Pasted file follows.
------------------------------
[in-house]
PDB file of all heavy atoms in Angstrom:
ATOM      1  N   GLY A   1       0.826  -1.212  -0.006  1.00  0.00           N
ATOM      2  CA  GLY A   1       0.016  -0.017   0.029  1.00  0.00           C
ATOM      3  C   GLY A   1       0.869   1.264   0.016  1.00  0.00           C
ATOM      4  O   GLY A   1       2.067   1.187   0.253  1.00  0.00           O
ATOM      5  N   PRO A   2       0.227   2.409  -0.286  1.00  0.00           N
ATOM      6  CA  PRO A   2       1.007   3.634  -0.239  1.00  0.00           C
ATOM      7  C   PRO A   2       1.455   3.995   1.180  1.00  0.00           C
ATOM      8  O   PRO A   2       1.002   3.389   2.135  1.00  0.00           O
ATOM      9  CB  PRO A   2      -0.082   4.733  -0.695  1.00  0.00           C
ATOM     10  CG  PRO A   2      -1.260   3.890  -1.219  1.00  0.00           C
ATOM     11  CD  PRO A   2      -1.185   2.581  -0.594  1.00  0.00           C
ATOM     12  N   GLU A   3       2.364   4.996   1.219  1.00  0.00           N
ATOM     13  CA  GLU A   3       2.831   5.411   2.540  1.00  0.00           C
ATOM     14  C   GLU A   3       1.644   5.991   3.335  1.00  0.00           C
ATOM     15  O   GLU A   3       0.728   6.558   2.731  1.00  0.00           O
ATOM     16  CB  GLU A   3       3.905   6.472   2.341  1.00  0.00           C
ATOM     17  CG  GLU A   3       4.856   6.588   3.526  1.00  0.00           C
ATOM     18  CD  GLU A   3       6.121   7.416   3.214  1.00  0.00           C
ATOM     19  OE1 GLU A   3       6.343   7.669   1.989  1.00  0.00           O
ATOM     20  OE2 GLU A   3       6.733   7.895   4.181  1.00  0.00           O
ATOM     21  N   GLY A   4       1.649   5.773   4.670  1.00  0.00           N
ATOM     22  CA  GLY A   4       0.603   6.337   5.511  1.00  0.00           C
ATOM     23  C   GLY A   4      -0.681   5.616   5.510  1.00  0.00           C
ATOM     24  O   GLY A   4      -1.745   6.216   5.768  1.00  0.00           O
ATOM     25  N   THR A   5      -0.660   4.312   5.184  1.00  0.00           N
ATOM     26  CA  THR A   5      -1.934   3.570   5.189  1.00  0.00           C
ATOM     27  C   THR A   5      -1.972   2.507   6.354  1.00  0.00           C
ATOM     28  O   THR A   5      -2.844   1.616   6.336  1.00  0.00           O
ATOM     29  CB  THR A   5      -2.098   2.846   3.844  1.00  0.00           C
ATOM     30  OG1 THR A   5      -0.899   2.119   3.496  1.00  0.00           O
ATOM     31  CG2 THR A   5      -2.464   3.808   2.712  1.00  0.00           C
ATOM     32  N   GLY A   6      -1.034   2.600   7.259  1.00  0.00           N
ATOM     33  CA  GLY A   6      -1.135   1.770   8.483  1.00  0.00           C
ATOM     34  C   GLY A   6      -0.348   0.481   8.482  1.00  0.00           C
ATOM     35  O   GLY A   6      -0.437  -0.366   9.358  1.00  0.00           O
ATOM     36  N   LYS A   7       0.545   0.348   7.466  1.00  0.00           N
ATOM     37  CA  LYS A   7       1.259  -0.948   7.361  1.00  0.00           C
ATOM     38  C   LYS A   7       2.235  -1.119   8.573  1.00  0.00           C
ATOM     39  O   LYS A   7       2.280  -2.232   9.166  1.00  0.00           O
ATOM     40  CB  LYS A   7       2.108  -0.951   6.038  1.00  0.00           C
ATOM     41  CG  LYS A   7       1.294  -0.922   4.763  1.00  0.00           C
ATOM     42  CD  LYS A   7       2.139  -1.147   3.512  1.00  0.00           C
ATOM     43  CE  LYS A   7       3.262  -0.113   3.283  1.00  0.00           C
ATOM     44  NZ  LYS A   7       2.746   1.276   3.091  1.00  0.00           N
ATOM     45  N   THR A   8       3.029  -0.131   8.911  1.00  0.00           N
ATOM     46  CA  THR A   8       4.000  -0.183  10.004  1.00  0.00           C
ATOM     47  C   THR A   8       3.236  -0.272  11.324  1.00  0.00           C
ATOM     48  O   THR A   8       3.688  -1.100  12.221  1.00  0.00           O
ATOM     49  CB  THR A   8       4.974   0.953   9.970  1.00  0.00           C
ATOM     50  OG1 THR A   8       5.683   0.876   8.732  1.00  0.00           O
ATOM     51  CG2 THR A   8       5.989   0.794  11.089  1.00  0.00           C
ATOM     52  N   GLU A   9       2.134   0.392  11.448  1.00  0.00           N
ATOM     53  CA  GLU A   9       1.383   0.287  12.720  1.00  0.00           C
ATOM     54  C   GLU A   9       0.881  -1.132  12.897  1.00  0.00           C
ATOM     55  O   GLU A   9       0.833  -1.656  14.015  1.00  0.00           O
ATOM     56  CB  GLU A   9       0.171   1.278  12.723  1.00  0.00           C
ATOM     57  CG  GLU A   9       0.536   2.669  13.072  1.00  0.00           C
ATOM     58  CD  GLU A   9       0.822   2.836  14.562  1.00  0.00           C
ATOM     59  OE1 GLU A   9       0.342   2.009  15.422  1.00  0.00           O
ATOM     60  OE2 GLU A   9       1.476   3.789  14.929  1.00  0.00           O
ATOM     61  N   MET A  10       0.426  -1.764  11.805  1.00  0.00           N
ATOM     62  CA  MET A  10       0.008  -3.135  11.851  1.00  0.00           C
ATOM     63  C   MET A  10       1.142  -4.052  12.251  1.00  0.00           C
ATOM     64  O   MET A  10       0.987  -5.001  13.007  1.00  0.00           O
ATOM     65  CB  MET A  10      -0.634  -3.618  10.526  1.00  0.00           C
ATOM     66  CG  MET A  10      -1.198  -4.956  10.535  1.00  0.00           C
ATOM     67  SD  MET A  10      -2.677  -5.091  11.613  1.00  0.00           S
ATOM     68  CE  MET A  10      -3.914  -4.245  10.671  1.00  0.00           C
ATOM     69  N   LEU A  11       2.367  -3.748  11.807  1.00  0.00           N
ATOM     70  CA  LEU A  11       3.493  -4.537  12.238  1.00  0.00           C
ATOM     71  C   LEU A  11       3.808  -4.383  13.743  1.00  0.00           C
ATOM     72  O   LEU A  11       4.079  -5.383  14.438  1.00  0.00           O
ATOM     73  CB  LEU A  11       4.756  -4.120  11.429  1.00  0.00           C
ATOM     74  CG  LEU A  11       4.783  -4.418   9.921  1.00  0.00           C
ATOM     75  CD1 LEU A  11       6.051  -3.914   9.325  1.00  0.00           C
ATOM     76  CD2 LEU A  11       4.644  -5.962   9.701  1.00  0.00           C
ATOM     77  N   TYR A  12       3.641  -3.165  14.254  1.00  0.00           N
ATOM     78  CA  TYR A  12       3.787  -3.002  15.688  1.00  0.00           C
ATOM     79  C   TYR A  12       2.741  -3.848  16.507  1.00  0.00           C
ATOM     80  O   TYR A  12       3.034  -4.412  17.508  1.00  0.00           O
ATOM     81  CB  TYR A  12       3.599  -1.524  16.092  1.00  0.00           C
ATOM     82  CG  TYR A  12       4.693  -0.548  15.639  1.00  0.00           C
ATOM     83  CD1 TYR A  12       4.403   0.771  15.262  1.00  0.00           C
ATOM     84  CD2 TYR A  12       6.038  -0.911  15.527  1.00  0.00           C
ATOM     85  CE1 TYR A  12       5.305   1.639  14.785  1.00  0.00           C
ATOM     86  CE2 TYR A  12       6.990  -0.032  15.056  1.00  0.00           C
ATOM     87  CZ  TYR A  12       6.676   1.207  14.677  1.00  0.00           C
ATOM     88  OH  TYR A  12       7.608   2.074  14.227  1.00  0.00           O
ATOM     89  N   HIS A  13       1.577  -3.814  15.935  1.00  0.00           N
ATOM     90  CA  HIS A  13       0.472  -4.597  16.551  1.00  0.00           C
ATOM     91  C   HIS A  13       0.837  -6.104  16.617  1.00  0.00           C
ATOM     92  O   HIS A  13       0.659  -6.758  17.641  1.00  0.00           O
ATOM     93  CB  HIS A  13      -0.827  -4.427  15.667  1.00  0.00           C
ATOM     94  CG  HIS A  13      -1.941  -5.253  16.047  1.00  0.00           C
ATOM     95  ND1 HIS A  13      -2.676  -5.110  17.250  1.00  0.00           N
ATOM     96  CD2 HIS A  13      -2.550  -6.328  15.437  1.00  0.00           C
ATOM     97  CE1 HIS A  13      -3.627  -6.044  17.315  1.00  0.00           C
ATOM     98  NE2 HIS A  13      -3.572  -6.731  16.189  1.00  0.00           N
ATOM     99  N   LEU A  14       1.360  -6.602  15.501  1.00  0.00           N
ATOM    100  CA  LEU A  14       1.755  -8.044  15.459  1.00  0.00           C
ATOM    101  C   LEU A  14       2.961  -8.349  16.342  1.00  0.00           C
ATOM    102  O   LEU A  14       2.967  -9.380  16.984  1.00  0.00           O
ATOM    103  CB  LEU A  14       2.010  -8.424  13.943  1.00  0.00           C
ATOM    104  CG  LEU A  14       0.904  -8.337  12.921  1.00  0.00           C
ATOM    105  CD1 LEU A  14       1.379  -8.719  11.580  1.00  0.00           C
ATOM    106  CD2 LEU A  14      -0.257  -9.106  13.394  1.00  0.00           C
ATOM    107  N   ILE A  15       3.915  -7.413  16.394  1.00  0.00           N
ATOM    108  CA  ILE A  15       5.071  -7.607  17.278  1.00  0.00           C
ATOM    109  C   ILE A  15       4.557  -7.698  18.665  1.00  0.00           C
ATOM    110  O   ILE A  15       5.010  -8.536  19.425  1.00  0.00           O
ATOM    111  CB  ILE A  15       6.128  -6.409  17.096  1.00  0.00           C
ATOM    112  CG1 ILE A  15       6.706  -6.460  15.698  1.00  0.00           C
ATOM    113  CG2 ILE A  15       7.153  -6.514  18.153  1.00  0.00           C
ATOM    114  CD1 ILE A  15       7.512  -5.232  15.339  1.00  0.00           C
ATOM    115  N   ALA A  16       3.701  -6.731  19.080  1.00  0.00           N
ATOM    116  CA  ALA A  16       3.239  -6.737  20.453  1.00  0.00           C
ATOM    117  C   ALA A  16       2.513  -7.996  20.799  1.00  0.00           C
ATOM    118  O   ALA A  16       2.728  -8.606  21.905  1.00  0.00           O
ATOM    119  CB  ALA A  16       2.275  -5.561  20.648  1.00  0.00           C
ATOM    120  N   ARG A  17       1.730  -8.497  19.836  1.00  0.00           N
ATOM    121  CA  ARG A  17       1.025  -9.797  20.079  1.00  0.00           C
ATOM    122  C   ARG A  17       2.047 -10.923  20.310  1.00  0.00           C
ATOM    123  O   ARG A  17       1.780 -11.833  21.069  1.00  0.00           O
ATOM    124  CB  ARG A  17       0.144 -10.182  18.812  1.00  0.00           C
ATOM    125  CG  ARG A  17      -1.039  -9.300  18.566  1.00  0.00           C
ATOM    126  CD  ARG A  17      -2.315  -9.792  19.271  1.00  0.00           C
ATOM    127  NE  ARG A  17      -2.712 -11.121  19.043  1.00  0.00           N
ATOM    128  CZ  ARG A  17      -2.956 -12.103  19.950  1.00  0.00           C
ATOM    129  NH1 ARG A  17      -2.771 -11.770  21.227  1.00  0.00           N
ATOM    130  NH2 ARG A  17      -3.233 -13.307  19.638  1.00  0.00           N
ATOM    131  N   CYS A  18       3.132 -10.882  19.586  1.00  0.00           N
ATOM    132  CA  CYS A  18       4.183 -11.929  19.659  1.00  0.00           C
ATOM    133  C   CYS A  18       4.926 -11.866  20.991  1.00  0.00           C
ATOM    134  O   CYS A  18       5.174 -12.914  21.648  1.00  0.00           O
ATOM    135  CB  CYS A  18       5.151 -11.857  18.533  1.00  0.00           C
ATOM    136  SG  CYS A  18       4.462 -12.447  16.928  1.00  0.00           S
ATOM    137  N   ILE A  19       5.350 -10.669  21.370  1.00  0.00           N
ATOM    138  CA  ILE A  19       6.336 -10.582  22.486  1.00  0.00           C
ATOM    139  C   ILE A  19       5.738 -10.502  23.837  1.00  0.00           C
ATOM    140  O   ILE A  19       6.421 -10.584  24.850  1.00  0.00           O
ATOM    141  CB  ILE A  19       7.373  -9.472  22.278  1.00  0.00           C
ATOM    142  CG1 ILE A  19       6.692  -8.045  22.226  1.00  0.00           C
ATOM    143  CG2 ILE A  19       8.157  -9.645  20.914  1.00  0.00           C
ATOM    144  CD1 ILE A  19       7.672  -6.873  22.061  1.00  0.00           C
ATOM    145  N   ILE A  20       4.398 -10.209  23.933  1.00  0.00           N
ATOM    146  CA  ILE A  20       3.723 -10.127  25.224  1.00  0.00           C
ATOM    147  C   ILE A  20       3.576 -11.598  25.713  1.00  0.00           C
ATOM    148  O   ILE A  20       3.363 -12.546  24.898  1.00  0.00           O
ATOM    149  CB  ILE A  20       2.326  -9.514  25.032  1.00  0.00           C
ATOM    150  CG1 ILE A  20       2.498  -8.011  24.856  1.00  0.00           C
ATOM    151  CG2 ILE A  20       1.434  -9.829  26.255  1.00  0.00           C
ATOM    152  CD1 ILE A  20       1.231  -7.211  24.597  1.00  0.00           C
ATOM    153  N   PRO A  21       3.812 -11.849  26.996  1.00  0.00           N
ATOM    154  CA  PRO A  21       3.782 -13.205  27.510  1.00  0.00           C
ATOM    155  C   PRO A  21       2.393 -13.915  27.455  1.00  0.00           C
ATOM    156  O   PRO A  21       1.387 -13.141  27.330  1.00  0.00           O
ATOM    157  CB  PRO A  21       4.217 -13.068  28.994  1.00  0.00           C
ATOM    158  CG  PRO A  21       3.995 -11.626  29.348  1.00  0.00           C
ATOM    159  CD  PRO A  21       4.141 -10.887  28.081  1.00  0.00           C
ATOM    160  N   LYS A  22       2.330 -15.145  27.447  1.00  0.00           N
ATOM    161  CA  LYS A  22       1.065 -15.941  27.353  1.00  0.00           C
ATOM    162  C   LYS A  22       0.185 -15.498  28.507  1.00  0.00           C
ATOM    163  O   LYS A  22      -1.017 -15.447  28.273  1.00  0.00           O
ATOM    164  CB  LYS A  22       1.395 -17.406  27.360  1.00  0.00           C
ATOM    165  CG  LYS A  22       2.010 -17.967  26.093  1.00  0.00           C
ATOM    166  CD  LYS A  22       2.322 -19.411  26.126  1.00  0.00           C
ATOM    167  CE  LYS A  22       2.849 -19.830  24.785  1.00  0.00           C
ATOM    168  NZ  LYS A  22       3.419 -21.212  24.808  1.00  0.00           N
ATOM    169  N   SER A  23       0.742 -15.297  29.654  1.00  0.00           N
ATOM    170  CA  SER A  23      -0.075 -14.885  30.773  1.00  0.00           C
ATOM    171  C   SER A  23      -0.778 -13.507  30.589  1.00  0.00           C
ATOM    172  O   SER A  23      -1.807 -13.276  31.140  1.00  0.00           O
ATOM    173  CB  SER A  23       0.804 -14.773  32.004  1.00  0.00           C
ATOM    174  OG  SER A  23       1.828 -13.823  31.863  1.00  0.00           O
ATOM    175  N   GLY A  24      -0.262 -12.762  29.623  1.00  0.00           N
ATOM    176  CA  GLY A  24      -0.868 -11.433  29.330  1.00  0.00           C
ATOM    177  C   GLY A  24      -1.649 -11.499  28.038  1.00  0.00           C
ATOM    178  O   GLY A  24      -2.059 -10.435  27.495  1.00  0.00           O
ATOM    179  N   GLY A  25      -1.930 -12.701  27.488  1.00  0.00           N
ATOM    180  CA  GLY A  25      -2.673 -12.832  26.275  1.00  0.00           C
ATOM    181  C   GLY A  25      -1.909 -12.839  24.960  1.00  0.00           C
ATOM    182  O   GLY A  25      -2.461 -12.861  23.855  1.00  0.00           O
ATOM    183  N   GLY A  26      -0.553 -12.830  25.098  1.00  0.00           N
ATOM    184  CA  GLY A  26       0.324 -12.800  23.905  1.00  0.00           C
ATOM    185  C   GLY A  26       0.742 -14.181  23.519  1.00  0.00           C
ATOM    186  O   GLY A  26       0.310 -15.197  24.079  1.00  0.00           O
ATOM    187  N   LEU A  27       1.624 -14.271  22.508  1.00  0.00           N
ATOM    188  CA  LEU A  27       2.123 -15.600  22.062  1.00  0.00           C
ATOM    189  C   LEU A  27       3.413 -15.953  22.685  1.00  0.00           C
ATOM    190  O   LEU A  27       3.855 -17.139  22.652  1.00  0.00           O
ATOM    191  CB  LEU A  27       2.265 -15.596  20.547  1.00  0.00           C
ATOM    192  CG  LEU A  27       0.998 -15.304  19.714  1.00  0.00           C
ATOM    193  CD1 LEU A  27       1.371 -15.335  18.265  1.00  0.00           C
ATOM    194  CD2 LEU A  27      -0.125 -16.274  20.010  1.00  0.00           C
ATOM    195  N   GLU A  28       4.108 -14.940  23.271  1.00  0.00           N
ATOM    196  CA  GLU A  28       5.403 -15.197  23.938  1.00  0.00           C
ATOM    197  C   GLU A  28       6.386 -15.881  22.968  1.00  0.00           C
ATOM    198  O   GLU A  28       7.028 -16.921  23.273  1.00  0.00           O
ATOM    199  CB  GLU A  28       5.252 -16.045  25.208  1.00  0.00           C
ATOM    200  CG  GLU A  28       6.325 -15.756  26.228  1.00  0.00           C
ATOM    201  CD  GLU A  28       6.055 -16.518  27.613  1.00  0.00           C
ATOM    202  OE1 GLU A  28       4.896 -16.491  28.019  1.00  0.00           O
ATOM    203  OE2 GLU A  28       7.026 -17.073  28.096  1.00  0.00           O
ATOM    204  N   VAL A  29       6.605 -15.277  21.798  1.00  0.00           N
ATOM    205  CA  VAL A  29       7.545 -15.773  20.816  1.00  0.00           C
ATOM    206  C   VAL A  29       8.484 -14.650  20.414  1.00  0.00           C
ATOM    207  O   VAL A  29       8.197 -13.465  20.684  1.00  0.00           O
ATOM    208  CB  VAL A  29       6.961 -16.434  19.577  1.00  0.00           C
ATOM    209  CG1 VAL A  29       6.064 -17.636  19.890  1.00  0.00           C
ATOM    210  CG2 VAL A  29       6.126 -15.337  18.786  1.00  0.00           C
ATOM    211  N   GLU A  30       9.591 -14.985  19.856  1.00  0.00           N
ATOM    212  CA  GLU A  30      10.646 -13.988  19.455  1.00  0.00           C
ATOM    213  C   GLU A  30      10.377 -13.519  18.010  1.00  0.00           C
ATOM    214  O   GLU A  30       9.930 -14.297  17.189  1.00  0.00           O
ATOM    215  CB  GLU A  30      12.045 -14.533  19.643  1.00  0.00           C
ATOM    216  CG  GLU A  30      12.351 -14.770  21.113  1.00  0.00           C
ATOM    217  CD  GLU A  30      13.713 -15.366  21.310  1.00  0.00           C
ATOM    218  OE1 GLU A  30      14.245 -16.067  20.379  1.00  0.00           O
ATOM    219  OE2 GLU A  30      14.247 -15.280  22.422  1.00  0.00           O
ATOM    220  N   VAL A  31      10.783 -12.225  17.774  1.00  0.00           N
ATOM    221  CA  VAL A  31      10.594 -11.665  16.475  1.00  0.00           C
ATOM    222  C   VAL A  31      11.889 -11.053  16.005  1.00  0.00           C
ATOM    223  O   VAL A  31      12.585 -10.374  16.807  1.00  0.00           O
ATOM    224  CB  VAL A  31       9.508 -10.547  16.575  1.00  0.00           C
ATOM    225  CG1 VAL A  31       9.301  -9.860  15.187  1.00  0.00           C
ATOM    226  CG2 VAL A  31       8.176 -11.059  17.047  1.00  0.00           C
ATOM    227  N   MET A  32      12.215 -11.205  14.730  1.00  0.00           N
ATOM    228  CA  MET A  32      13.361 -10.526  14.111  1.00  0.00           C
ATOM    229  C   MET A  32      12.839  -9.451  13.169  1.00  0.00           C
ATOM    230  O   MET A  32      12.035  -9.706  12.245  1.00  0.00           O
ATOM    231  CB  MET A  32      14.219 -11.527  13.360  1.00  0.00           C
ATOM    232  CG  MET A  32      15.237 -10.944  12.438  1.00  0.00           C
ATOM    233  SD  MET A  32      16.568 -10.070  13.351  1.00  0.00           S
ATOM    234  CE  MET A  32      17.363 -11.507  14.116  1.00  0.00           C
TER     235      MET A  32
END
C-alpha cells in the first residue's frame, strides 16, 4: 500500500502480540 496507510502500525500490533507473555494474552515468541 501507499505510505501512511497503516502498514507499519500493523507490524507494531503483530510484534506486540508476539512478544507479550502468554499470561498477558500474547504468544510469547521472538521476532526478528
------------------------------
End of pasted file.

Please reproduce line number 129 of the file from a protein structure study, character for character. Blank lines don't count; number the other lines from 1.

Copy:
ATOM    127  NE  ARG A  17      -2.712 -11.121  19.043  1.00  0.00           N